You ‘phone again a short time later to advise that you’re still awaiting a call back from the ISP’s Account Manager, but you’re chasing them stressing the urgency of the problem. Are there any other problems you can help with? Apparently, Steve in Accounts uses Outlook Web Access, but he currently can’t access it to even read an old e-mail.
You’re puzzled why Steve is using Outlook Web Access when he has Microsoft Outlook on his PC, but you help him configure the Outlook client on his PC where he can start to read his old e-mails, even without an Internet connection.
For the remainder of the day, you telephone the client regularly, even if there is no update. Far from getting a verbal bashing, your client contact uses the opportunity to enquire about e-mail continuity solutions so that the next time this situation occurs, they are better prepared.
Once the client is back on-line, they’re still unlikely to give you the pat on the back you want – but they *will* remember the fact that you helped them overcome those obstacles and most importantly, held their hand through the entire issue. It wasn’t a case of the client –vs- you in a war of wills, it was a case of you fighting the clients corner.
Failure to Communicate
If you’re still unconvinced, think about how you felt the last time you were at the Airport and your flight was delayed, yet nobody from the airline had made an announcement of any type and you felt sheepish bothering the Check-In desk to ask what the problem was. Even once you’d flown home, you probably felt angry and frustrated enough to vow never to use the Airline again. If only the Airline had announced the situation, and advised you that you’d got time to go and get a drink and something to eat from the nearby Starbucks.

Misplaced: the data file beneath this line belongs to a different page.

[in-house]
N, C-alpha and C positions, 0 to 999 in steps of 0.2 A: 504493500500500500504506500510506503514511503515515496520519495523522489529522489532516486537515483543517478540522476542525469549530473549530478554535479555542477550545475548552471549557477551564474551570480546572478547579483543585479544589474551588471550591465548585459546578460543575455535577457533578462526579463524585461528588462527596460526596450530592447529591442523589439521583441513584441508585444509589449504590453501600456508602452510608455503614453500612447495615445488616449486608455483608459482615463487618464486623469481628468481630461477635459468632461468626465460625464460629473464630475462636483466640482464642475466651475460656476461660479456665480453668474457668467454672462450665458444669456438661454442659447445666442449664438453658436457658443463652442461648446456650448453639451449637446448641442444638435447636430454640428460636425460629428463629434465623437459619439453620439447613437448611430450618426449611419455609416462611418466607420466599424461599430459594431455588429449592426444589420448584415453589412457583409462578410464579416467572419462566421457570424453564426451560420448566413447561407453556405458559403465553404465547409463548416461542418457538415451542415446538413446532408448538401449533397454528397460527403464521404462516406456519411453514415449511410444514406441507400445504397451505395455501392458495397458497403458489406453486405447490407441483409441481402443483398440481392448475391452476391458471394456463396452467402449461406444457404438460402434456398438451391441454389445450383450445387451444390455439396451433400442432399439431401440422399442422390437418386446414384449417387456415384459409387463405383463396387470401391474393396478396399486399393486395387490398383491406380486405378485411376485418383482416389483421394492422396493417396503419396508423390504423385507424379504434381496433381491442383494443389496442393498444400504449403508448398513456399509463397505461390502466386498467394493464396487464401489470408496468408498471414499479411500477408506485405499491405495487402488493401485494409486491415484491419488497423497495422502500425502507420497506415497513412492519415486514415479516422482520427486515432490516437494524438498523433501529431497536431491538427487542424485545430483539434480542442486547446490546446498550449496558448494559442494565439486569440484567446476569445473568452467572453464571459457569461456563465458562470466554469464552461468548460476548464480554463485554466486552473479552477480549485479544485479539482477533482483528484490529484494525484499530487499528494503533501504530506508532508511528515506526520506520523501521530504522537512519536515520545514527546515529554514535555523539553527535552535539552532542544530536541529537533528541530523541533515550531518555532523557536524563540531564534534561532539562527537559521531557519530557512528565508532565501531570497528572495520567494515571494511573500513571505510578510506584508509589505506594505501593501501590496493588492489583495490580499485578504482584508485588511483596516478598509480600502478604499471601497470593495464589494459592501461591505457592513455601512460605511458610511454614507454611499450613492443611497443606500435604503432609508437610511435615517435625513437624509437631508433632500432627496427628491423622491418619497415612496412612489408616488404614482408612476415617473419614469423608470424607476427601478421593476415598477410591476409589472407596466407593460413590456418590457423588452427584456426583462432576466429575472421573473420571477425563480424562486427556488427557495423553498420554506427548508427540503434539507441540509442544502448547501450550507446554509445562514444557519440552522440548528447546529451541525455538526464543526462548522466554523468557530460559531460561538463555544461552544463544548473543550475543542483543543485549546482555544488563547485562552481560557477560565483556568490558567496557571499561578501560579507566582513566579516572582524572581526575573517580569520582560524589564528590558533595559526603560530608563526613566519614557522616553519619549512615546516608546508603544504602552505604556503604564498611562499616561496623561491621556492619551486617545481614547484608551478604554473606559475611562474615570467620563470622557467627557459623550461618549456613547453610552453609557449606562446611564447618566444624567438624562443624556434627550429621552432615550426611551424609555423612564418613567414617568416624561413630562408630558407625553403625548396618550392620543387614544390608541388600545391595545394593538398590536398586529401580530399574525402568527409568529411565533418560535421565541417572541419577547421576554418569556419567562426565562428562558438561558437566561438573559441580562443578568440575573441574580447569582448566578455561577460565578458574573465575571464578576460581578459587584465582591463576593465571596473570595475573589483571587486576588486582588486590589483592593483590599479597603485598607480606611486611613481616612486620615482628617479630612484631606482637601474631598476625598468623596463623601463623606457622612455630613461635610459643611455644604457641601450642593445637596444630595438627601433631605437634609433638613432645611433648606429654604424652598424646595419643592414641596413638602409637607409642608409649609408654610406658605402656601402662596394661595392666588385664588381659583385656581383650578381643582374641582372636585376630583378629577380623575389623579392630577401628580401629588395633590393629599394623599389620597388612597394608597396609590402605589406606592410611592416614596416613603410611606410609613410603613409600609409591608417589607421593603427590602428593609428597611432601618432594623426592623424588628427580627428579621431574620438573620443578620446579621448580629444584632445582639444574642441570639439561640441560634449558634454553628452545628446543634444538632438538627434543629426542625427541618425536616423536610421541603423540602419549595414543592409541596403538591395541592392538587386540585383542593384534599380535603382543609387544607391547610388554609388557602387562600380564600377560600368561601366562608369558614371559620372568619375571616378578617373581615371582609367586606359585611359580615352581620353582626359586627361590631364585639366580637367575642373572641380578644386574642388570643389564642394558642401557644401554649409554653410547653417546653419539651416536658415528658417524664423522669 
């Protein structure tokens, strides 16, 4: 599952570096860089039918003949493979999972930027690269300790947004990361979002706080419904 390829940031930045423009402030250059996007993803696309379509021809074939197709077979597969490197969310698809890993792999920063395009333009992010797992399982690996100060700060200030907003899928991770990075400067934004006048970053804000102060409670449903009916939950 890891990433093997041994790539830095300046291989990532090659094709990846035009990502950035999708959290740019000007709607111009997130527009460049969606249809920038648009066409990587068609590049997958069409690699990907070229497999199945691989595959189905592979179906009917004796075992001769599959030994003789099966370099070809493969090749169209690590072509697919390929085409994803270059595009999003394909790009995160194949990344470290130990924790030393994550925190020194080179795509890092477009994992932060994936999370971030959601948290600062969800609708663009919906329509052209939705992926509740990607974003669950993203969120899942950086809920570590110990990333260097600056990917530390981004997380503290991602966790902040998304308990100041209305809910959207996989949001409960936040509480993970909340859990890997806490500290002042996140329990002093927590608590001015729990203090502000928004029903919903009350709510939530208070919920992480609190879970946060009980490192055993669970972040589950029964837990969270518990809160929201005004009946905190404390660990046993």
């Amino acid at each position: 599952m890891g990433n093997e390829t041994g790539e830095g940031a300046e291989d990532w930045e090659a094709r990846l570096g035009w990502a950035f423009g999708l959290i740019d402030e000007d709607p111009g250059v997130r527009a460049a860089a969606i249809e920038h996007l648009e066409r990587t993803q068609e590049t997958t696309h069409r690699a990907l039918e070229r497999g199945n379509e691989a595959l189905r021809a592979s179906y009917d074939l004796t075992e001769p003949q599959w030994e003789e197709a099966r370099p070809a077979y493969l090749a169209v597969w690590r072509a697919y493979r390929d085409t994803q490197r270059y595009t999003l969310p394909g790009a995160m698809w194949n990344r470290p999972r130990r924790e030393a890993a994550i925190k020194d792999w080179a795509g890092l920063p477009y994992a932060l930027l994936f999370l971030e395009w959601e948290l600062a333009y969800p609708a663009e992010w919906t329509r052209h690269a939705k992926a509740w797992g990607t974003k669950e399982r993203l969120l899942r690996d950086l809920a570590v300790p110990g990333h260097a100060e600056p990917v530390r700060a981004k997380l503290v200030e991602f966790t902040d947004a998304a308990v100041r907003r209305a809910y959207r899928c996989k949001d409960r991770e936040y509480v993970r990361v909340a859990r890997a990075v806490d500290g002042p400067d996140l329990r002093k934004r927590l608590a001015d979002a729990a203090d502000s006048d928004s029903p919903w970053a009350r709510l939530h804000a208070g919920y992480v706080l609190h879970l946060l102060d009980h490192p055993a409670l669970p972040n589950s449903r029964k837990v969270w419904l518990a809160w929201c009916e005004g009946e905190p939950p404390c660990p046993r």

Look at it from a clients perspective
Now think about how your client feels about you when they’re experiencing a similarly frustrating situation.
If you agree, but are not sure what to do to make sure you don’t fall into the traps given in the above scenario – try this.
Sit down and think about how that scenario would play out in your own MSP business for your top client, and then write down how you’d probably tackle it, including noting the contact names and telephone numbers of people (the ISP Tech Support line, the ISP System Status page URL, the ISP’s Account Manager) you’d need to ring to chase on behalf of the client. Jot down all the potential problems the client might be experiencing, and the simple solutions.
That piece of paper is now your first draft of a “Broadband Outage” process to be added to your Company Operations Manual. It can be used by any member of your staff to deal with (and improve upon during) an emergency situation for a client.
I feel I’ve over-communicated this point enough now. If you have any comments or questions – do let me know.